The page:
A remarkably friendly and open college, Pembroke is also beautiful, and very old. The delights of wandering its grounds – noticing another Gothic archway, a cat-flap cut into a modern door in a medieval building, or simply enjoying the gardens – do not diminish no matter how often you visit.
This college lies directly on the route into town from my house, and since it is reliably open, free and welcoming we often bring visitors here. Each time we visit I love it just as much as our visitors do.
Dating from 1347, Pembroke is the third oldest college in Cambridge, preceded only by Peterhouse and Clare. Famous alumni include Britain’s youngest ever prime minister, William Pitt the Younger; the poet Ted Hughes; actor and comedian Eric Idle (member of Monty Python); and Edmund Spenser, author of The Faerie Queene. In fact Pembroke has been the college of numerous novelists, poets, politicians and scientists.
William Pitt came up to Cambridge at the age of fourteen, and his studies included classics, politics and trigonometry . In Cambridge he met and befriended William Wilberforce, who became a lifelong political ally. Pitt became Prime Minister in 1783 at the age of 24, heading a government that lasted for seventeen years until 1801. He then became prime minister for a second time between 1804 and 1806. Pitt was termed ‘the Younger’ to distinguish him from his father of the same name, who had also been prime minister. He was a strong politician, opposed to continuing the American War of Independence, and for political reform in Britain, where rotten boroughs undermined the electoral system. He presided over the acts of Union between Britain and Ireland in 1800, which turned ‘Great Britain’ into ‘the United Kingdom’, and was praised for his leadership during this period of profound national change. There is a statue of Pitt at his old college, outside the library.
Pembroke College was founded by Mary de St Pol, widow of the Earl of Pembroke, in 1347. The constituent parts of the original 14th Century college lay in today’s Old Court: dining hall, chapel, kitchen, Master’s lodging and student rooms.
Despite being one of the oldest colleges, it has not always had the same name. The college was originally called the Hall of Valence Marie, then Pembroke Hall, and eventually in 1856 took on the name it bears today, Pembroke College.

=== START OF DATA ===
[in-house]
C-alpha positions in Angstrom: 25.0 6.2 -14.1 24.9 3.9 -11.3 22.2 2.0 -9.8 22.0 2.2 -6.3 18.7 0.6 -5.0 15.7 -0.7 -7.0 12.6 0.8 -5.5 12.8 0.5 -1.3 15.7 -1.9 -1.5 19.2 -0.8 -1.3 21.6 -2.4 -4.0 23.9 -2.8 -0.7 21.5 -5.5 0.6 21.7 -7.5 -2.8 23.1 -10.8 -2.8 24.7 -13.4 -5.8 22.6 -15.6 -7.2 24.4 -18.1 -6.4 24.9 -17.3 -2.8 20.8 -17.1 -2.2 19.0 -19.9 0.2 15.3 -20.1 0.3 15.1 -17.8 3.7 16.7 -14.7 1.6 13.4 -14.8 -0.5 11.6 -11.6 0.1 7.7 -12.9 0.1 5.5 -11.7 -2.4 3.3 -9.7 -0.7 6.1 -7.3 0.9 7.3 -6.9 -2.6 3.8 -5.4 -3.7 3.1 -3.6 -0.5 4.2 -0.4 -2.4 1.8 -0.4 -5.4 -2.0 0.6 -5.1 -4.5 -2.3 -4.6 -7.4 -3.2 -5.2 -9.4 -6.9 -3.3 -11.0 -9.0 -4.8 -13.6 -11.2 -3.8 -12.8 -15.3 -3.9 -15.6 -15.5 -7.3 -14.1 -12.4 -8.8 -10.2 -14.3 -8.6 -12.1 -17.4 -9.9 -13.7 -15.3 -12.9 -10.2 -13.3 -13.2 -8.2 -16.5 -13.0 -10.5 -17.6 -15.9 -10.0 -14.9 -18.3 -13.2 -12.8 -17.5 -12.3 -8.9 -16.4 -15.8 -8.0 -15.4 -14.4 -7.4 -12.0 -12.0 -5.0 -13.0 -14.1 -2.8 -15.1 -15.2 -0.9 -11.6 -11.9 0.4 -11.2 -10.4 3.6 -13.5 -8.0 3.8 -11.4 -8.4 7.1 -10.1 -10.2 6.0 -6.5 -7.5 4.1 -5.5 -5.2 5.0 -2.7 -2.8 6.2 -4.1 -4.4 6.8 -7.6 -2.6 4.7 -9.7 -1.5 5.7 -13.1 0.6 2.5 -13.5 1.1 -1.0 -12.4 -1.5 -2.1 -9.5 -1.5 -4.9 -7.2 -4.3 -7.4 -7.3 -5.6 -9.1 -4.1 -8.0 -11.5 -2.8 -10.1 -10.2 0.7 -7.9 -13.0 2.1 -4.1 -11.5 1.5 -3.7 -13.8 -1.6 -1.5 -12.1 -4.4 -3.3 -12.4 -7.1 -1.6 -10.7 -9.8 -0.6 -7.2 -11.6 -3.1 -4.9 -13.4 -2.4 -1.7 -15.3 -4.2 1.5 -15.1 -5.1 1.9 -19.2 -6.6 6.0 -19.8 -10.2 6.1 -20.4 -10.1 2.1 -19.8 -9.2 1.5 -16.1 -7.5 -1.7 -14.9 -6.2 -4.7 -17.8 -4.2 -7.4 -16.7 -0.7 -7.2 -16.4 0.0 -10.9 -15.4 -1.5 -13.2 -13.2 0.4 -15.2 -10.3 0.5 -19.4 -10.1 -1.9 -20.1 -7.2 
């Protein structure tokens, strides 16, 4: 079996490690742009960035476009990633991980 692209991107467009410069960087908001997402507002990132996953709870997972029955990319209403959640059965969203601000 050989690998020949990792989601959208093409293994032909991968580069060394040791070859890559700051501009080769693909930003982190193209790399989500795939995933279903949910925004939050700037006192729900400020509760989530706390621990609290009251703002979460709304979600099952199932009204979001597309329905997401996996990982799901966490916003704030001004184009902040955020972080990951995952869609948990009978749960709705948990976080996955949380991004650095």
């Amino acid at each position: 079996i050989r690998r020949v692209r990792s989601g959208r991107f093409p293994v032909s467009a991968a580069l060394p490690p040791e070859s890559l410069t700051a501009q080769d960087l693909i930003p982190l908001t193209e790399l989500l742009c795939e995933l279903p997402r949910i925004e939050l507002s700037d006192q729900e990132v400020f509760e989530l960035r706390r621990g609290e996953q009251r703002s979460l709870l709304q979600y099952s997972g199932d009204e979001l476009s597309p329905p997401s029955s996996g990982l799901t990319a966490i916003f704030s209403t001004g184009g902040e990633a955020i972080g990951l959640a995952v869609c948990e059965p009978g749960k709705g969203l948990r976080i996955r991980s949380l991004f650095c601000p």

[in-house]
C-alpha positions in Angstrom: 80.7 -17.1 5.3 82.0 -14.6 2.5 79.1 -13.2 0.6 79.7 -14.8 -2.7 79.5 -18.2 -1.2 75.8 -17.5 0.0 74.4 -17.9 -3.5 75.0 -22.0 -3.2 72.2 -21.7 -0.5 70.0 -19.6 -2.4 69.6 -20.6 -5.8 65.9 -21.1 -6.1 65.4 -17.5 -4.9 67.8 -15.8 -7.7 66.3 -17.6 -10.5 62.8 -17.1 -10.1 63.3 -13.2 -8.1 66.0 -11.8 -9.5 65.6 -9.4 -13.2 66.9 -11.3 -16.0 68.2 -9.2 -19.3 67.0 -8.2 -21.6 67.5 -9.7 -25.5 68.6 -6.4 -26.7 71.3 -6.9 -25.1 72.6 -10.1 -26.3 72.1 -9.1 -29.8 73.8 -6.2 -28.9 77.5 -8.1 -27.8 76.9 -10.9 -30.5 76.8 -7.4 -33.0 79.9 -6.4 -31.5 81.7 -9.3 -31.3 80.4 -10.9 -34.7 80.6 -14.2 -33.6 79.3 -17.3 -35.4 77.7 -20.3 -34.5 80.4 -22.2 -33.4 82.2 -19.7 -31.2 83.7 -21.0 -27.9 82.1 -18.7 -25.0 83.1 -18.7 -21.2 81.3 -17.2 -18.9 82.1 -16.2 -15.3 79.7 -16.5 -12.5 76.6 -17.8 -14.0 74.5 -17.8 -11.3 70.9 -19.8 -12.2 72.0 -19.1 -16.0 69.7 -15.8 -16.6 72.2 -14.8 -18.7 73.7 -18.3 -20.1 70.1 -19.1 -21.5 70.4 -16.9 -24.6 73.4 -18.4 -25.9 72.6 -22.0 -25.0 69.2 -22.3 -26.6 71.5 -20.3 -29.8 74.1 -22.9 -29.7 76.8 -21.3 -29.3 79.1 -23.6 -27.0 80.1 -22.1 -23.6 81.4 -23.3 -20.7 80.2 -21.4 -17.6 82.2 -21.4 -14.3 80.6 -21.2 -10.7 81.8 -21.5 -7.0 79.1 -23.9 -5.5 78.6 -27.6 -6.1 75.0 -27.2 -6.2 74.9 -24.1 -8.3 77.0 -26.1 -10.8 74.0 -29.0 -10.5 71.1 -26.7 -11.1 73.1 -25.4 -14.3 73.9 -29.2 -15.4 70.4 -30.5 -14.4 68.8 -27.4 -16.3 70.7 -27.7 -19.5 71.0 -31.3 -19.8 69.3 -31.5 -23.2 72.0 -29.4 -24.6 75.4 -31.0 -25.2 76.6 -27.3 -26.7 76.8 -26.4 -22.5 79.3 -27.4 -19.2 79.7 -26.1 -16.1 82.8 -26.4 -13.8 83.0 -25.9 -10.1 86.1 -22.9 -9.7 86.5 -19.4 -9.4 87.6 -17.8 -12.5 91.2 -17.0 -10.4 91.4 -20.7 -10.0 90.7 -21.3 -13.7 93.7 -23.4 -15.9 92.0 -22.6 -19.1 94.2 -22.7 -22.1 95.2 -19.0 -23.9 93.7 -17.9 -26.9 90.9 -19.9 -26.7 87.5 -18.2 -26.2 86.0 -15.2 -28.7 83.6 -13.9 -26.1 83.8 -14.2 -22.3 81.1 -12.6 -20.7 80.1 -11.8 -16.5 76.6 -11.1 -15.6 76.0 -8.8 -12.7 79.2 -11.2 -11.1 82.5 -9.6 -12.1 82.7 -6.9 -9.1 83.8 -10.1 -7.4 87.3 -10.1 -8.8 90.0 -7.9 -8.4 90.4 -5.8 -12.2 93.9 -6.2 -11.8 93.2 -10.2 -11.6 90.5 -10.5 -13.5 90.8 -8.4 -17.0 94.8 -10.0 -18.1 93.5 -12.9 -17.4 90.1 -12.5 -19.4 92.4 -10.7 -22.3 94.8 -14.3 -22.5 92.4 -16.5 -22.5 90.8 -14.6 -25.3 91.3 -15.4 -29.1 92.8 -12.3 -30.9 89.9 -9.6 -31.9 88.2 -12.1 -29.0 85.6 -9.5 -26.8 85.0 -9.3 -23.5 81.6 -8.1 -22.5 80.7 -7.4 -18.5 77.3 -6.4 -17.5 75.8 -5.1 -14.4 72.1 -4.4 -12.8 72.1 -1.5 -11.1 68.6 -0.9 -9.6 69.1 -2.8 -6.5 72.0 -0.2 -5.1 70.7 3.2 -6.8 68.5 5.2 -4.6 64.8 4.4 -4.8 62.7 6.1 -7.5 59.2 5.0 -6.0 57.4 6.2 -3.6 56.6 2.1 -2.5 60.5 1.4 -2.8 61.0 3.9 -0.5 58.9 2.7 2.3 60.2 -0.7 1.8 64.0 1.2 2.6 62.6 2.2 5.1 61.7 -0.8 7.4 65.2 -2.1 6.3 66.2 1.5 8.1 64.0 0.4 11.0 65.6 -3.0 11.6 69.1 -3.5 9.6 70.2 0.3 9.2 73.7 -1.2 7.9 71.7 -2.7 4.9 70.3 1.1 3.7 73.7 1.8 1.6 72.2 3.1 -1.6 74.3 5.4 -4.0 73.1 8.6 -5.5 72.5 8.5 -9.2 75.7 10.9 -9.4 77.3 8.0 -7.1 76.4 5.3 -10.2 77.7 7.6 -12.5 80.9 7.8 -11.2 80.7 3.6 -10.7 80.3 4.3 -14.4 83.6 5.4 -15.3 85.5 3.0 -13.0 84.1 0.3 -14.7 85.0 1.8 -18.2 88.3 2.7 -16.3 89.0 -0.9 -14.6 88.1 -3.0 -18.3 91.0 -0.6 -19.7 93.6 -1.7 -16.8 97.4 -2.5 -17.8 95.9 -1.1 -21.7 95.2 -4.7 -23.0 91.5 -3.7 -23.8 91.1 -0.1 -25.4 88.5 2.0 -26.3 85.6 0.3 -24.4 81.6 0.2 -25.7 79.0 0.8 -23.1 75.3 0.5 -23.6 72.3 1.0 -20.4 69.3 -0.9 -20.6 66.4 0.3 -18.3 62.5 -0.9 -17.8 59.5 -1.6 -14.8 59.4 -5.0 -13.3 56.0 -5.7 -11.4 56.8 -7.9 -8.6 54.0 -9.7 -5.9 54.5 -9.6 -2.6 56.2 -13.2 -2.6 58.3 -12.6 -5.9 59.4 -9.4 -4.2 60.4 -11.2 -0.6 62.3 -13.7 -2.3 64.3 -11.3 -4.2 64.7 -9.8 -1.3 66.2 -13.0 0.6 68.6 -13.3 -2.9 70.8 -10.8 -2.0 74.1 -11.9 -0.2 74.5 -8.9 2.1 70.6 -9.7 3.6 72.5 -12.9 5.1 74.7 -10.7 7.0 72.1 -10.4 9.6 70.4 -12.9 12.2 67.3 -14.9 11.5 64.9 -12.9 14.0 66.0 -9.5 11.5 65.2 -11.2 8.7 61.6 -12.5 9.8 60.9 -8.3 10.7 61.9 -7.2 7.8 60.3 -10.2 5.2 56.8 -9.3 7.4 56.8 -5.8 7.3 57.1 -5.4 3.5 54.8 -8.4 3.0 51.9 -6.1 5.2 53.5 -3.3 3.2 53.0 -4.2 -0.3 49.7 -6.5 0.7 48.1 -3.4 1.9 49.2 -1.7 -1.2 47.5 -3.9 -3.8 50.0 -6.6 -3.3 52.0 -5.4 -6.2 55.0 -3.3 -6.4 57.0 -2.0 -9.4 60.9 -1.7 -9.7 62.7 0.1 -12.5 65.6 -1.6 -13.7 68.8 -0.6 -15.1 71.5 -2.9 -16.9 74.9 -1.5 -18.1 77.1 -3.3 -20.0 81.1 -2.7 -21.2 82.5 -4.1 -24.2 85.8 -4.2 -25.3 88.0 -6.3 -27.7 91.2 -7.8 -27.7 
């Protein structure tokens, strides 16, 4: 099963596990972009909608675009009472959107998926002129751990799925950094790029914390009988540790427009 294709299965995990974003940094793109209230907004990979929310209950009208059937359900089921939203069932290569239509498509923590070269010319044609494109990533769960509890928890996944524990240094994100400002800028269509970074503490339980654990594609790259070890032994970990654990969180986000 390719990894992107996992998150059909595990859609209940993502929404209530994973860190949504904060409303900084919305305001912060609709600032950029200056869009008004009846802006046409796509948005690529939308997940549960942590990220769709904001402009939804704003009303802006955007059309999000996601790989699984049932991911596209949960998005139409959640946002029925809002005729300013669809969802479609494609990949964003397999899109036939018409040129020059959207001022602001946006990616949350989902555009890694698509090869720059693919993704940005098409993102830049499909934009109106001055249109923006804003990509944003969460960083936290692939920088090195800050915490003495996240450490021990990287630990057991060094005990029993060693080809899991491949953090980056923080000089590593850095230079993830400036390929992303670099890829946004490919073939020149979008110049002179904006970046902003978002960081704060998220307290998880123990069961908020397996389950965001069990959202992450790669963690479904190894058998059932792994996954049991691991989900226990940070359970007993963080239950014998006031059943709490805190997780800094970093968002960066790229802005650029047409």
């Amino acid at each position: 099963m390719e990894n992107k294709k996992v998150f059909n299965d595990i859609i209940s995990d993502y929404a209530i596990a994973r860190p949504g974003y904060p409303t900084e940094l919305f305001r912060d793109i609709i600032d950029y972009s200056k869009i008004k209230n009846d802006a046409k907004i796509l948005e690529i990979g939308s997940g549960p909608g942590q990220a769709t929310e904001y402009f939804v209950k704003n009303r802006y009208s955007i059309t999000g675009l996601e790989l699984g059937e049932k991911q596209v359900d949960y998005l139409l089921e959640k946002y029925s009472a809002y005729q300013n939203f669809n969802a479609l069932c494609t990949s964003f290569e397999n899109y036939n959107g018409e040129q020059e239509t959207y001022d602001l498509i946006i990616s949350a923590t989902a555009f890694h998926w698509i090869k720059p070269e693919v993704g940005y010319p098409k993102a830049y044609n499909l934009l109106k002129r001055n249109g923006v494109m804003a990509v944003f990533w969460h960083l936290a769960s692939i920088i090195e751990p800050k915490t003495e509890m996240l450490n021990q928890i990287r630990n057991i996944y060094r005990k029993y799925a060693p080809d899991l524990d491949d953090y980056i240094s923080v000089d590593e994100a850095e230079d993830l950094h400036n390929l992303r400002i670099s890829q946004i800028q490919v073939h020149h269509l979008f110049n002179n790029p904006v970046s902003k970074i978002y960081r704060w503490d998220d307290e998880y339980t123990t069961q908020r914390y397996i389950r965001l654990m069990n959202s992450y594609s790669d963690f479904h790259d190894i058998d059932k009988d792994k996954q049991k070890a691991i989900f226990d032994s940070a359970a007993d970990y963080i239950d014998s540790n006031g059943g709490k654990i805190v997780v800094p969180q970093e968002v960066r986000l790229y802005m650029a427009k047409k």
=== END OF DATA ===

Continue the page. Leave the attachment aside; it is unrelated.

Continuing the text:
The grounds surrounding the college buildings are full of tempting archways and little alleyways leading off into new courtyards and secret gardens, often hung with old-fashioned lanterns and covered with creeper.
The gardens at Pembroke are really nice to visit throughout spring and summer, with lots of flowers, foliage and interesting trees, and a few exotic plants.
Pathways connect several lawns and courtyards. From Old Court you can walk through to either Library Court on the right, or straight ahead onto Ivy Court. Towards the back of the college lie New Court and Foundress Court.
Unusually, Pembroke’s recreational rooms are called ‘parlours’ rather than ‘combination rooms’, which are common to other Cambridge colleges. Parlours or combination rooms are divided into three distinct communities: Junior (for undergraduates), Middle (for graduate students) and Senior (for Fellows).
Pembroke’s chapel was the first chapel to be built in Cambridge, and required the permission of the Pope. The original chapel still exists, having been converted to a library, and is now known as the Old Library. A new chapel was built for the college and consecrated in 1665. It was the first completed work of architect Sir Christopher Wren.
Pembroke has one of only two Wren chapels in Cambridge. The other is at Emmanuel College.
A cloister built adjacent to the Chapel contains a nice war memorial to the many members of Pembroke who lost their lives in the First and Second World Wars.